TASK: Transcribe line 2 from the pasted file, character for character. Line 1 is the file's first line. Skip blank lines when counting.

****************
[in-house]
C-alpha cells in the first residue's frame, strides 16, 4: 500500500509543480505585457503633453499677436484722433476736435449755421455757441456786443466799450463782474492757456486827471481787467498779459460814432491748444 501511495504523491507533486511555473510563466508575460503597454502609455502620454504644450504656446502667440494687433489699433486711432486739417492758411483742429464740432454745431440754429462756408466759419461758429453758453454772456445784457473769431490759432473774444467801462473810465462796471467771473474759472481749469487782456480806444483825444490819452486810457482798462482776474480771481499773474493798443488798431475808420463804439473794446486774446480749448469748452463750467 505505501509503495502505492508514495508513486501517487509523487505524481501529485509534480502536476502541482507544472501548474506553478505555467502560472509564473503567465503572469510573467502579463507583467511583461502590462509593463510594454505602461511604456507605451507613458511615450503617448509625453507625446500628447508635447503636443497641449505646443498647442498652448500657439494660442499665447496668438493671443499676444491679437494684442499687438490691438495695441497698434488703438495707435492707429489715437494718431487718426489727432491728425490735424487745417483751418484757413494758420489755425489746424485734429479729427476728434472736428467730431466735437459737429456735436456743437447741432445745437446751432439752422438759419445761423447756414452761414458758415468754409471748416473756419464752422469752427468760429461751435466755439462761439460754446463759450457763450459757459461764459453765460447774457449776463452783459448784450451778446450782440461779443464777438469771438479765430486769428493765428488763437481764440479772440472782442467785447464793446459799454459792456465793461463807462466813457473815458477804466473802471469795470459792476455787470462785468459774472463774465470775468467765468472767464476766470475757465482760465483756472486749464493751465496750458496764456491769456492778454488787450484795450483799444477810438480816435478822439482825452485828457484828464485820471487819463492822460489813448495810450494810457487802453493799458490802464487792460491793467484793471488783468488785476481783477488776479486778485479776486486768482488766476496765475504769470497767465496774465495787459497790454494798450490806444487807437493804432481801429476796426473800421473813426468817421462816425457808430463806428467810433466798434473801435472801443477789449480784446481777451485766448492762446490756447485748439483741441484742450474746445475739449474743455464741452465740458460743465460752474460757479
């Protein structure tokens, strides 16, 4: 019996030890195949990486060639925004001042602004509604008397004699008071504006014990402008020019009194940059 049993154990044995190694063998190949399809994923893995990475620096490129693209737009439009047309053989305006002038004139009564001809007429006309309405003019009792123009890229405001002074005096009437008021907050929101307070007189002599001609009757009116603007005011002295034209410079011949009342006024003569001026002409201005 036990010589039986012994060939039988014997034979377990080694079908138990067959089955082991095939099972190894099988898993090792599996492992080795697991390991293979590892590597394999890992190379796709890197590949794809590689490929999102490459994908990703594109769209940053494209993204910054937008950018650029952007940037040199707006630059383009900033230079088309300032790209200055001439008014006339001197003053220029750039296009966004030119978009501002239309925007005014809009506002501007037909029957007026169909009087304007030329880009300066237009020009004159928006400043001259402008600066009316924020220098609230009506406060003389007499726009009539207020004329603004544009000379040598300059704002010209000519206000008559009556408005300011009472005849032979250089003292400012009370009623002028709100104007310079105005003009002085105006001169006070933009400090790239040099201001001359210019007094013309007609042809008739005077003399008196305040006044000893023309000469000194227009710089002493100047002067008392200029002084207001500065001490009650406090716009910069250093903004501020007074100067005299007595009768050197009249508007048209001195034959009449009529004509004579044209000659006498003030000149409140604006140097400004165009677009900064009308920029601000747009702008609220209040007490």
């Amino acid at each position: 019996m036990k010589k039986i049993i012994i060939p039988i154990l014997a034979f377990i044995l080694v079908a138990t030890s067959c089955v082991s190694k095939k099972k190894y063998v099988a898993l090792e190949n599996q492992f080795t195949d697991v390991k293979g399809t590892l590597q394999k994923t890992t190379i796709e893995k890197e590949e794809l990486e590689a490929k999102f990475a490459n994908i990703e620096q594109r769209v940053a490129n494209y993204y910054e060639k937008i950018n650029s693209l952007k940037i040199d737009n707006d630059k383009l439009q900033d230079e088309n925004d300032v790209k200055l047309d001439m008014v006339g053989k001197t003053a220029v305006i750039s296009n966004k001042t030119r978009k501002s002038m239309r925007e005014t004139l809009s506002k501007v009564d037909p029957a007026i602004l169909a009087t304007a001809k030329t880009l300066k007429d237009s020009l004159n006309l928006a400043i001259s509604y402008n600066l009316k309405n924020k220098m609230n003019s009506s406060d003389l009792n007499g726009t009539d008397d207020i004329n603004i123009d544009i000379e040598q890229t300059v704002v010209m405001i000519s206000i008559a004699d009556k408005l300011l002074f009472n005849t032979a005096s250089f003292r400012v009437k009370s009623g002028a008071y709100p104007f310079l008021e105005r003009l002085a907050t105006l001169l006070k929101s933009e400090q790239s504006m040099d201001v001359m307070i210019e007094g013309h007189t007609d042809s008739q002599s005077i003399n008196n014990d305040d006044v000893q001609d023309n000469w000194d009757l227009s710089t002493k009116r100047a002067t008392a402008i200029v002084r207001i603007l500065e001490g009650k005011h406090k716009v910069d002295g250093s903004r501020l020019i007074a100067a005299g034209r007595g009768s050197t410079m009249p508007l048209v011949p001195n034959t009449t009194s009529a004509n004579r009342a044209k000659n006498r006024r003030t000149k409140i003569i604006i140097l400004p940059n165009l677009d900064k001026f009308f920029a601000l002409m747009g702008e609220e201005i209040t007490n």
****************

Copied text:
C-alpha cells in the first residue's frame, strides 16, 4: 500500500509543480505585457503633453499677436484722433476736435449755421455757441456786443466799450463782474492757456486827471481787467498779459460814432491748444 501511495504523491507533486511555473510563466508575460503597454502609455502620454504644450504656446502667440494687433489699433486711432486739417492758411483742429464740432454745431440754429462756408466759419461758429453758453454772456445784457473769431490759432473774444467801462473810465462796471467771473474759472481749469487782456480806444483825444490819452486810457482798462482776474480771481499773474493798443488798431475808420463804439473794446486774446480749448469748452463750467 505505501509503495502505492508514495508513486501517487509523487505524481501529485509534480502536476502541482507544472501548474506553478505555467502560472509564473503567465503572469510573467502579463507583467511583461502590462509593463510594454505602461511604456507605451507613458511615450503617448509625453507625446500628447508635447503636443497641449505646443498647442498652448500657439494660442499665447496668438493671443499676444491679437494684442499687438490691438495695441497698434488703438495707435492707429489715437494718431487718426489727432491728425490735424487745417483751418484757413494758420489755425489746424485734429479729427476728434472736428467730431466735437459737429456735436456743437447741432445745437446751432439752422438759419445761423447756414452761414458758415468754409471748416473756419464752422469752427468760429461751435466755439462761439460754446463759450457763450459757459461764459453765460447774457449776463452783459448784450451778446450782440461779443464777438469771438479765430486769428493765428488763437481764440479772440472782442467785447464793446459799454459792456465793461463807462466813457473815458477804466473802471469795470459792476455787470462785468459774472463774465470775468467765468472767464476766470475757465482760465483756472486749464493751465496750458496764456491769456492778454488787450484795450483799444477810438480816435478822439482825452485828457484828464485820471487819463492822460489813448495810450494810457487802453493799458490802464487792460491793467484793471488783468488785476481783477488776479486778485479776486486768482488766476496765475504769470497767465496774465495787459497790454494798450490806444487807437493804432481801429476796426473800421473813426468817421462816425457808430463806428467810433466798434473801435472801443477789449480784446481777451485766448492762446490756447485748439483741441484742450474746445475739449474743455464741452465740458460743465460752474460757479